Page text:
At age 80, Frank Stella paints with a compression gun, uses digital fabrication and 3-D printing to create his sculptural pieces. His retrospective at the opening of the Whitney’s new Chelsea location in 2015 was as exciting and interesting as his 1970 retrospective at MoMA, when he became the youngest artist to have a MoMA retrospective.
Rogier van der Weyden’s, Crucifixion Diptych, painted c. 1460, is one of Stella’s favorite paintings. It is effective, emotional and unlike any of the Early Netherlandish paintings of the fifteenth century. It’s clarity, precision and color had a profound influence on Stella’s work.
After graduating from Princeton at age 22, Stella moved to New York. His frequent visits to the Frick and the Met led him to a better understanding of the great masters.
Charles-François Daubigny’s Dieppe, painted in 1877, was one of the works that Stella saw at The Frick, and led him to see a direct connection between the old masters and modern works. Dieppe, Stella said, looked like it was done in a single gesture. “No art,” he said, “ is any good unless you feel how it is put together.”
Édouard Manet’s Funeral, done in 1867, is an unfinished work. Funeral is believed to depict the funeral of writer Charles Baudelaire, which was poorly attended because many of his friends were away on summer holidays and because of a threatening summer storm that day. Like Dieppe, the work inspired Stella to paint abstract landscapes that satisfied his notion of what a painting could be, how it could fill the space of a canvas and give rise to emotional content.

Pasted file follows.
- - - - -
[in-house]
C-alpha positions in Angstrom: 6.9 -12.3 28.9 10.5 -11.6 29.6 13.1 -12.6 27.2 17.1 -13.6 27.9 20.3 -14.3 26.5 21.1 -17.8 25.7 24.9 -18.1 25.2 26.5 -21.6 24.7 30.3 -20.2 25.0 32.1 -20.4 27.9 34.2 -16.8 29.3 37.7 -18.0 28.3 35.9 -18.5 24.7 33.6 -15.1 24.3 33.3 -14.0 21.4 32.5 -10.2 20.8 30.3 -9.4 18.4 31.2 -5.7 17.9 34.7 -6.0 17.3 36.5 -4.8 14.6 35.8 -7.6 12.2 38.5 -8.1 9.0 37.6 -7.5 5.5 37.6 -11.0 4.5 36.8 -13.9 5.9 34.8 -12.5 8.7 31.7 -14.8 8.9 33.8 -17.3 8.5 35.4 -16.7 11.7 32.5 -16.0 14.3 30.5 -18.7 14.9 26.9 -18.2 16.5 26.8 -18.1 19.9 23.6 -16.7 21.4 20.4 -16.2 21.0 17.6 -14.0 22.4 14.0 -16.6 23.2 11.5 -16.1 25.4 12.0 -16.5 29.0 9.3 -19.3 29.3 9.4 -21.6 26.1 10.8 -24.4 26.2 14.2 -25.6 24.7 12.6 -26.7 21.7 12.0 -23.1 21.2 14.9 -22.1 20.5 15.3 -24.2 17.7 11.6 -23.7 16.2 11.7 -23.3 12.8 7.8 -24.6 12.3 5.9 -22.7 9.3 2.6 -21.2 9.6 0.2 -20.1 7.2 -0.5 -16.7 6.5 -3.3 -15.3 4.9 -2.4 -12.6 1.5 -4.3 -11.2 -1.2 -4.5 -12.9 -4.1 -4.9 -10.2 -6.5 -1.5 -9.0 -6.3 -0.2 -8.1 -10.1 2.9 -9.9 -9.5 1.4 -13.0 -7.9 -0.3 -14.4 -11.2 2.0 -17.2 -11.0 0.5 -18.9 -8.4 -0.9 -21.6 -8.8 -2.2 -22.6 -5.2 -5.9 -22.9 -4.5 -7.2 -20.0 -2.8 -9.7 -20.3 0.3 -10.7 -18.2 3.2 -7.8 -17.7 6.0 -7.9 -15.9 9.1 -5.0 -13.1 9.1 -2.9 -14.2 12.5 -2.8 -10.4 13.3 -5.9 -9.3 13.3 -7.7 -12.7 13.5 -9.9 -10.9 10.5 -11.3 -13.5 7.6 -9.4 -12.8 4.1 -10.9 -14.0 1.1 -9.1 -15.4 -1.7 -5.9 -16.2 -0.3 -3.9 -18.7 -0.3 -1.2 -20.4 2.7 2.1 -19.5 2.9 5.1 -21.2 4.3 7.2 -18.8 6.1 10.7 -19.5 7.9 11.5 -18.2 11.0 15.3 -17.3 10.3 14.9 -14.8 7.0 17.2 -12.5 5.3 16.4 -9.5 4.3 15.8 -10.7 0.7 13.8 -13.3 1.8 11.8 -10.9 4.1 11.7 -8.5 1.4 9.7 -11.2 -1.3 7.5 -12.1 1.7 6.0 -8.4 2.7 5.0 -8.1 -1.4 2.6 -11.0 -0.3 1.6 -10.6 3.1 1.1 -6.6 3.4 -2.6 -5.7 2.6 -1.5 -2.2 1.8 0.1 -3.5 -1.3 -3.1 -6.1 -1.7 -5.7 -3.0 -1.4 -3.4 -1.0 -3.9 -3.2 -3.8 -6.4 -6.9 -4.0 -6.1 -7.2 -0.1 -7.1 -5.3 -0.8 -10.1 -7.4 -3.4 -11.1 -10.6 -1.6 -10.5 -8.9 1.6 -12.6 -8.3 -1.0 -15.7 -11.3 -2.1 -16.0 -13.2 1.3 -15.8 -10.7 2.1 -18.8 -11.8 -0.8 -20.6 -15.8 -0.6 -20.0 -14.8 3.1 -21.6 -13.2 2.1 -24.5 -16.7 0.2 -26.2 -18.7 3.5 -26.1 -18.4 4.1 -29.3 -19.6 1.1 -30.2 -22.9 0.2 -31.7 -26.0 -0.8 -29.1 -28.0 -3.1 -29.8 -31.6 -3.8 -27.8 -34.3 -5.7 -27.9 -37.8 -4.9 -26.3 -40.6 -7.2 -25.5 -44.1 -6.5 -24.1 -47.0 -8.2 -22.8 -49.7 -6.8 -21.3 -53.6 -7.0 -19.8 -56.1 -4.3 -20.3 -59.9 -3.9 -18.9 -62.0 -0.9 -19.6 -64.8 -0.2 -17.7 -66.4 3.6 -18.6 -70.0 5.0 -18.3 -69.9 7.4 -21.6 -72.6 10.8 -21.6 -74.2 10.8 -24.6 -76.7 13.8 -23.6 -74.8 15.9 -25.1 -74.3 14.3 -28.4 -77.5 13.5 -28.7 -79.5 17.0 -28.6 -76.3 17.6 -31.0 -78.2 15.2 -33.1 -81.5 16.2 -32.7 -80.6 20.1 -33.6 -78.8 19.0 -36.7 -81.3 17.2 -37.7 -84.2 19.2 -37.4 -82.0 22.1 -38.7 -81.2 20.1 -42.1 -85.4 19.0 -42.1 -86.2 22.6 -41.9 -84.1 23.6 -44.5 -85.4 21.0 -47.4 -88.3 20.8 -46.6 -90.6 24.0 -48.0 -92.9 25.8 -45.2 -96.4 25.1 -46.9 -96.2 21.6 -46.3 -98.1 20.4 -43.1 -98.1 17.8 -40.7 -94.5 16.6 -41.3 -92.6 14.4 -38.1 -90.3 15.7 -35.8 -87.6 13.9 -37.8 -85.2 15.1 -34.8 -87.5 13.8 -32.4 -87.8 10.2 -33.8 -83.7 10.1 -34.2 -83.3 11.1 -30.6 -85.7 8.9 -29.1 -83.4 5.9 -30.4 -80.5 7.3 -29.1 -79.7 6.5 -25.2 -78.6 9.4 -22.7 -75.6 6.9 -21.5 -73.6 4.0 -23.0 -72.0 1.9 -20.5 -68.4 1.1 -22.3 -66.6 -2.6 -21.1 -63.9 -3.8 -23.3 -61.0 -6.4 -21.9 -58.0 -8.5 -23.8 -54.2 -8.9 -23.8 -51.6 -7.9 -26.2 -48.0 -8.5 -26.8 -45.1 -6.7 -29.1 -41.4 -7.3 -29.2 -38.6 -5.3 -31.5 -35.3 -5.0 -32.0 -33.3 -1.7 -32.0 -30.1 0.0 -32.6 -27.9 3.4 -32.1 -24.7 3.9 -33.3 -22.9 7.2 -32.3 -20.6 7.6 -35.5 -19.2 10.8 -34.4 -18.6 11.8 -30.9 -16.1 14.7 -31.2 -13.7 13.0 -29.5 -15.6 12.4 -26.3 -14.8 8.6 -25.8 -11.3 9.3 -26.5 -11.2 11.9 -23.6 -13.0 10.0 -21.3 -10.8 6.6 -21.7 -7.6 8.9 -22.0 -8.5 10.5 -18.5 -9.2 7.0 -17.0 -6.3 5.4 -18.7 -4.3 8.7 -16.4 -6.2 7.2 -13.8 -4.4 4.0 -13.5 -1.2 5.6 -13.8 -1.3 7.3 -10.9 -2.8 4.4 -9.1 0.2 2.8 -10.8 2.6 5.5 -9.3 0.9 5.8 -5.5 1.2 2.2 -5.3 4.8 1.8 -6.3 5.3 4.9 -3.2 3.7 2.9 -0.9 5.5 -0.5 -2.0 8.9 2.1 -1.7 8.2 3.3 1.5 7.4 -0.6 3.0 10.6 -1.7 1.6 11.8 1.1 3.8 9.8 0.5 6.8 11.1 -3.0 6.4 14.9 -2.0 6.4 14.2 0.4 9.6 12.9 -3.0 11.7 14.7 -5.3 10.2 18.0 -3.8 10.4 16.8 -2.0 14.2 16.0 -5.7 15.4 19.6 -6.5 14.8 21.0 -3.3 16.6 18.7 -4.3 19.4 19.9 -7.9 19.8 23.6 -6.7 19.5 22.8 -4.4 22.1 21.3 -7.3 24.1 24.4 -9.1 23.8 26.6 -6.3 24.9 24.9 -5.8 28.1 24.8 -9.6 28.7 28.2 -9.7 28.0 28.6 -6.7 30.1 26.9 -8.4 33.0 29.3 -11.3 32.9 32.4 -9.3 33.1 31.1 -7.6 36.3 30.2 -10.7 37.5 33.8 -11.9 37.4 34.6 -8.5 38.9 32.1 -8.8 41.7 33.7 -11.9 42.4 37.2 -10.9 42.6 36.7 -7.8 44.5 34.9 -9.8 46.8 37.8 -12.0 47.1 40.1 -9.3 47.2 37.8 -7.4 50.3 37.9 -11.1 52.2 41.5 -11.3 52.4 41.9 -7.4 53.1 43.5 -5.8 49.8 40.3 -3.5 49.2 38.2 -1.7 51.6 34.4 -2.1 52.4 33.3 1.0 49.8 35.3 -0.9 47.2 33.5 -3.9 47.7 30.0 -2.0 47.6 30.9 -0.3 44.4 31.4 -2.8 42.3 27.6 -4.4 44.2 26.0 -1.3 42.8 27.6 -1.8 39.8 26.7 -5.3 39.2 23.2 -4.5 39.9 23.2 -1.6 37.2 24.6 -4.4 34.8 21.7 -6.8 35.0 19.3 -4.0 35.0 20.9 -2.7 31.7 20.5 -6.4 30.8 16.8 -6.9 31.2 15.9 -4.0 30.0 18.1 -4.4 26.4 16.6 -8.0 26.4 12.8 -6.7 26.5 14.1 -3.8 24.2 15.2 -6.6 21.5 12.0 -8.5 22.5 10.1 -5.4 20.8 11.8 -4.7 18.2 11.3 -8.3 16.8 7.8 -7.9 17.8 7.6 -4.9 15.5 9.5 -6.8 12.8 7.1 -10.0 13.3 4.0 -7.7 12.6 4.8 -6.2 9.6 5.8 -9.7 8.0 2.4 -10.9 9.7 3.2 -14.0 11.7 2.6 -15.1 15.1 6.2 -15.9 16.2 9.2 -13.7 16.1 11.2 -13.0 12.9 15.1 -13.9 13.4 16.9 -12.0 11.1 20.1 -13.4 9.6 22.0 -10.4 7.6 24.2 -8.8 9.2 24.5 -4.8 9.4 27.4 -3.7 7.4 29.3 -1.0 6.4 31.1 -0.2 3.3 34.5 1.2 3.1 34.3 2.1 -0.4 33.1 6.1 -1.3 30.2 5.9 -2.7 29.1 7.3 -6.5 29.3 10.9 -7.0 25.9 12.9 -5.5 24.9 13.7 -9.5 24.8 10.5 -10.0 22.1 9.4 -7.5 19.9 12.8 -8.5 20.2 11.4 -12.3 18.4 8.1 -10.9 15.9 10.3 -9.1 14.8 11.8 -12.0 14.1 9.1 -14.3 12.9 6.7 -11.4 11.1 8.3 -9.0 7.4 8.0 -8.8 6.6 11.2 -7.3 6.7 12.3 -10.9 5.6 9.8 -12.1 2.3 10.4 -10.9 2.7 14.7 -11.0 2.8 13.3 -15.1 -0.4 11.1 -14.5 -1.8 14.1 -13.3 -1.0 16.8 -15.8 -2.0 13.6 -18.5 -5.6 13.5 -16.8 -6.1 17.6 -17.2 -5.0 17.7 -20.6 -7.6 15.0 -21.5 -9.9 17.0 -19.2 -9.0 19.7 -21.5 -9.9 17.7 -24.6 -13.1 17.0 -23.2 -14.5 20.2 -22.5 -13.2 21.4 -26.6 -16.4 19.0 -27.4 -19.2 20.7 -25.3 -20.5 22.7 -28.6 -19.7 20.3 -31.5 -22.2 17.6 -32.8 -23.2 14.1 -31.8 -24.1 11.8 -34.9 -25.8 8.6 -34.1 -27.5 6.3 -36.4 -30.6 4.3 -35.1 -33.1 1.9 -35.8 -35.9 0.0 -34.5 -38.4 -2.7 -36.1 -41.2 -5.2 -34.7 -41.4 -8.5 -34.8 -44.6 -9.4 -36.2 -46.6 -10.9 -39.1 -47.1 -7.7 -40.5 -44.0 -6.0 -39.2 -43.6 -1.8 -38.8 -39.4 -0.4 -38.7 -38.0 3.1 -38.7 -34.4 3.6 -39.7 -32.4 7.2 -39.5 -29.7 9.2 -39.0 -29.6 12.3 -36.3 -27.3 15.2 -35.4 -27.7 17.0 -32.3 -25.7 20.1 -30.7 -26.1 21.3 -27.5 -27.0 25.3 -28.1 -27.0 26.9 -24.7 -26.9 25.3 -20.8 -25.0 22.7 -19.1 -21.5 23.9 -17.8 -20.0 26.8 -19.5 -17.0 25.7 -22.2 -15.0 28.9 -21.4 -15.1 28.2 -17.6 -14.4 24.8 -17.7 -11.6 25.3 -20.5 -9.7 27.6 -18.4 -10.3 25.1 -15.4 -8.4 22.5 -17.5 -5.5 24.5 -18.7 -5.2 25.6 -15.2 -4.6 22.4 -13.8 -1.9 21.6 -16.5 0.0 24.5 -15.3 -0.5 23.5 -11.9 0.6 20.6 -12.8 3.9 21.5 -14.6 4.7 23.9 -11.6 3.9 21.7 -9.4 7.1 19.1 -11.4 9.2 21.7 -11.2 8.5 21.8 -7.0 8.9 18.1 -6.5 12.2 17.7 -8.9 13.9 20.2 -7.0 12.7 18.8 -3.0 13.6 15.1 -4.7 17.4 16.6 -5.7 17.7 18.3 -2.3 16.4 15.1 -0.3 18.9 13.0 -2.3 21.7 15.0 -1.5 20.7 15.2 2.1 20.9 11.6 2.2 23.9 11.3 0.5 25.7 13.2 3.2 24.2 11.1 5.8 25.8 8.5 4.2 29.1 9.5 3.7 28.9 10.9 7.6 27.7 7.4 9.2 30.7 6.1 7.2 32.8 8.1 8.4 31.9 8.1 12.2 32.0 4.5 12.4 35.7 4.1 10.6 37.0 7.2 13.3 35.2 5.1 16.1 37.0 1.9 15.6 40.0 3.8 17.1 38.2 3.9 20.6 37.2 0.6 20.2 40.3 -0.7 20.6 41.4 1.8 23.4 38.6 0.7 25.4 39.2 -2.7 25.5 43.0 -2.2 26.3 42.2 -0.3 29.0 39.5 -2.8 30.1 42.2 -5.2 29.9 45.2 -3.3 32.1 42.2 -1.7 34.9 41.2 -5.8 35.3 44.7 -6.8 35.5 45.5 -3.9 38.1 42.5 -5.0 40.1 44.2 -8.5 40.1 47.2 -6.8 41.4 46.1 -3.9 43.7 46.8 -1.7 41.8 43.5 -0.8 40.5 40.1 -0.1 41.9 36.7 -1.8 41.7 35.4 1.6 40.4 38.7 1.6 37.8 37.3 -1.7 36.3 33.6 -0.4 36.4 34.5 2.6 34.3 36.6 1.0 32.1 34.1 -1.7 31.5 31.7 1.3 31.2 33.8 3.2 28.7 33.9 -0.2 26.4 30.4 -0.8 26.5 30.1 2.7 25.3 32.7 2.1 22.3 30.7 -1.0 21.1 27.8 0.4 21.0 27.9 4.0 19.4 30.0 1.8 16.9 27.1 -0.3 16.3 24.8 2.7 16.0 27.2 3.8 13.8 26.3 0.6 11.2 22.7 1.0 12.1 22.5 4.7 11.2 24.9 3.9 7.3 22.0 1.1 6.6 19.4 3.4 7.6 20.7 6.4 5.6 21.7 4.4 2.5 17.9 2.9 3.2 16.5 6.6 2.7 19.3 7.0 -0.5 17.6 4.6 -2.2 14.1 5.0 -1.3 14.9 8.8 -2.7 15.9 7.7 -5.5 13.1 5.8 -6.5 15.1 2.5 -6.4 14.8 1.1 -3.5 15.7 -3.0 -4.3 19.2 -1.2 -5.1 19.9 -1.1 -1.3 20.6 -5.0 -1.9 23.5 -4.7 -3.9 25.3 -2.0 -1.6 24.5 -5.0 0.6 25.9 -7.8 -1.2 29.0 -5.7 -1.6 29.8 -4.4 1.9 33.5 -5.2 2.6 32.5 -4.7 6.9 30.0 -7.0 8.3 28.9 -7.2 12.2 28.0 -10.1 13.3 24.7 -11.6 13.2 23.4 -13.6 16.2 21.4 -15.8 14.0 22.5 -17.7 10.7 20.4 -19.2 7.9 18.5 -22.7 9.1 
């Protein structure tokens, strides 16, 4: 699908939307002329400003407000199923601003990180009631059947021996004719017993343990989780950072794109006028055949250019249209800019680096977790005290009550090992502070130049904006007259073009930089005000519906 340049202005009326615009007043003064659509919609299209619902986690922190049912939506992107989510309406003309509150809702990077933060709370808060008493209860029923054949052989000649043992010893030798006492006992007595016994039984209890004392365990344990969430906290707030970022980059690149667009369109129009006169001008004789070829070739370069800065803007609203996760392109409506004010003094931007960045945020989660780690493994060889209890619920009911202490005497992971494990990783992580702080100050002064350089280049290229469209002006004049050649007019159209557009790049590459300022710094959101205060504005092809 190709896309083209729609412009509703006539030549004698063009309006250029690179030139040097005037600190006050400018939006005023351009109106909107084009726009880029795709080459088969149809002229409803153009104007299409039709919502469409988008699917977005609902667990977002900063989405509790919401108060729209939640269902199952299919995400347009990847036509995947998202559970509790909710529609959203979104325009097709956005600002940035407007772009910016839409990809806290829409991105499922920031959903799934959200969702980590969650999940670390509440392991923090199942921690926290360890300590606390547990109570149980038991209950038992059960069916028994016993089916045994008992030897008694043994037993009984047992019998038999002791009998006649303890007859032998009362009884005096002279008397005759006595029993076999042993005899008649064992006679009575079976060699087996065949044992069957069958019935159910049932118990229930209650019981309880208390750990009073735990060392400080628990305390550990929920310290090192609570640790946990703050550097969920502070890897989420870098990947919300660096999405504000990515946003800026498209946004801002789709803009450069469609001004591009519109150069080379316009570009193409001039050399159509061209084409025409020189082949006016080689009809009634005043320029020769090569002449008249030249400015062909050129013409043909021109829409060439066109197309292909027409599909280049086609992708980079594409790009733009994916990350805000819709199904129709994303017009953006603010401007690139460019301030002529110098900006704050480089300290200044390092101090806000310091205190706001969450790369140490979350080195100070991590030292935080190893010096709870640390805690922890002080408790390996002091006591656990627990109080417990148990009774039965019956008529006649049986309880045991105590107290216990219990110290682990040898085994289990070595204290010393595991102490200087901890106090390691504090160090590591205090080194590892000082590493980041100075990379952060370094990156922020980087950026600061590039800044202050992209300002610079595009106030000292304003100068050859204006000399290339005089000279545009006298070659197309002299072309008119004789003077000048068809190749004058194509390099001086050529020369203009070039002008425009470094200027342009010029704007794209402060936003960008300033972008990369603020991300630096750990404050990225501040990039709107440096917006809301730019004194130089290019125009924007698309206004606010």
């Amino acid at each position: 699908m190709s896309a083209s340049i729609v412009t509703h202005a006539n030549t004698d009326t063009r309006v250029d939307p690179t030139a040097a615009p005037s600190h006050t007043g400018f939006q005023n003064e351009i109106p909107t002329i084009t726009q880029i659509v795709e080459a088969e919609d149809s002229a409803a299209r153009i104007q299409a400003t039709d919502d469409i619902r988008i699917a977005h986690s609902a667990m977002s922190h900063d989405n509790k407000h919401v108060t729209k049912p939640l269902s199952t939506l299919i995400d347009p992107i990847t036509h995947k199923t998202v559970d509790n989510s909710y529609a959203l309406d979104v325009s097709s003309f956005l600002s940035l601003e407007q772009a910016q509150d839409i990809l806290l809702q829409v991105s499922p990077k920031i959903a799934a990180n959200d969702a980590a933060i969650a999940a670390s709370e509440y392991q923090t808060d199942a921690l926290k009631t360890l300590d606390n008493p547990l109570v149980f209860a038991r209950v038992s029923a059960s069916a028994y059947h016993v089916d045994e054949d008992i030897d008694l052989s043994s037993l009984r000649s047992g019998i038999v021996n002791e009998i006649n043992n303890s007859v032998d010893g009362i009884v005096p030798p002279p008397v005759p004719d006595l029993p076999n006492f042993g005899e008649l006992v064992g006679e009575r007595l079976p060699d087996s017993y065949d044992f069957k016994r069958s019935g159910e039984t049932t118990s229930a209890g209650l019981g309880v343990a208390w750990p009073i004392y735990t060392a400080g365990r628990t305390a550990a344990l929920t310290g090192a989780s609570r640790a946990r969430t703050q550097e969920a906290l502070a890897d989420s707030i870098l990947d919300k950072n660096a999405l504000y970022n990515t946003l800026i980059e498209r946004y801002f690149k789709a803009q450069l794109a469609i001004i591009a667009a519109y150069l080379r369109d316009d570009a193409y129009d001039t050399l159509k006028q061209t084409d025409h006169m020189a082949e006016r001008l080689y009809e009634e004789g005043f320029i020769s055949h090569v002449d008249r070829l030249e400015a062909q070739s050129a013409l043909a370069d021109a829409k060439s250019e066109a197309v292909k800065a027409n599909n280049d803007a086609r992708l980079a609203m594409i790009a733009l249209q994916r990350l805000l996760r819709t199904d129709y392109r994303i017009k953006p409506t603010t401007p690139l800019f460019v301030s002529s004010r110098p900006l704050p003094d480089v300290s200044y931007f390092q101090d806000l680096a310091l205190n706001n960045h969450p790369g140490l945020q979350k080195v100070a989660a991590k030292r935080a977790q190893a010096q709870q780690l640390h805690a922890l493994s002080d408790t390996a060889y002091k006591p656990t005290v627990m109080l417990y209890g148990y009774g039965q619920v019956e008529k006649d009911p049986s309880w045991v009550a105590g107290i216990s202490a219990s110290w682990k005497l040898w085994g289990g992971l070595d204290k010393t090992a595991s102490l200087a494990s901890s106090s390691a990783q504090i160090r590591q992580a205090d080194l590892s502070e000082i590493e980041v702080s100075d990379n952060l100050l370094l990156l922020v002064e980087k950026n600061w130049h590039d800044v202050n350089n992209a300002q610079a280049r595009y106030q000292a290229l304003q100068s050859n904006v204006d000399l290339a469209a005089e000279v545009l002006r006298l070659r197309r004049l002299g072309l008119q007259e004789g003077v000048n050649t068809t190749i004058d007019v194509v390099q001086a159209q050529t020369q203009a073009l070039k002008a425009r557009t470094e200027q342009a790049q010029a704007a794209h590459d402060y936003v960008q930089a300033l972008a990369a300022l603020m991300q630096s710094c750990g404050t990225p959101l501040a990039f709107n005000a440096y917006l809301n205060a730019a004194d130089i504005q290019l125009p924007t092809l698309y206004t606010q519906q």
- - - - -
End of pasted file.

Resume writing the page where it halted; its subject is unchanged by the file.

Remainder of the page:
Stella said that the visual impact of the works of van der Weyden, Daubigny and Manet had such a profound effect on him, that he was inspired to make art with as much depth as the old masters.
Although much different in character than the paintings he so admired, Stella began to paint landscapes that were modern in design and still had the impact of the works he so admired. In 1958, Stella painted Seward Park, one of the parks on the Lower East Side of Manhattan. In 1959, he painted Tomlinson Park, part of the Black Paintings series that catapulted his career when he was just 23 years old and influenced other artists of his generation to move away from abstract expressionism and create work that was more painterly, more thoughtful and more experimental in terms of the use of space in and around the canvas.
Creating New Forms
As Stella continued to work, he began to use more color and form. He combine painting and sculpture and blurred the lines between the two. From shapes on canvas to shaped canvasses to painted sculptures, Stella’s work continues to change as he creates with new materials and concepts.
Stella currently has exhibits and retrospectives in major venues in America and around the globe.
He lives in a townhouse in Greenwich Village and drives to his studio in the town of Rock Tavern, New York about sixty miles north of the city, every weekday.
We have some of the finest examples of Frank Stella’s work in our gallery. Please visit, or contact us, for more information about the work of Frank Stella and the other fine artists available at VFA.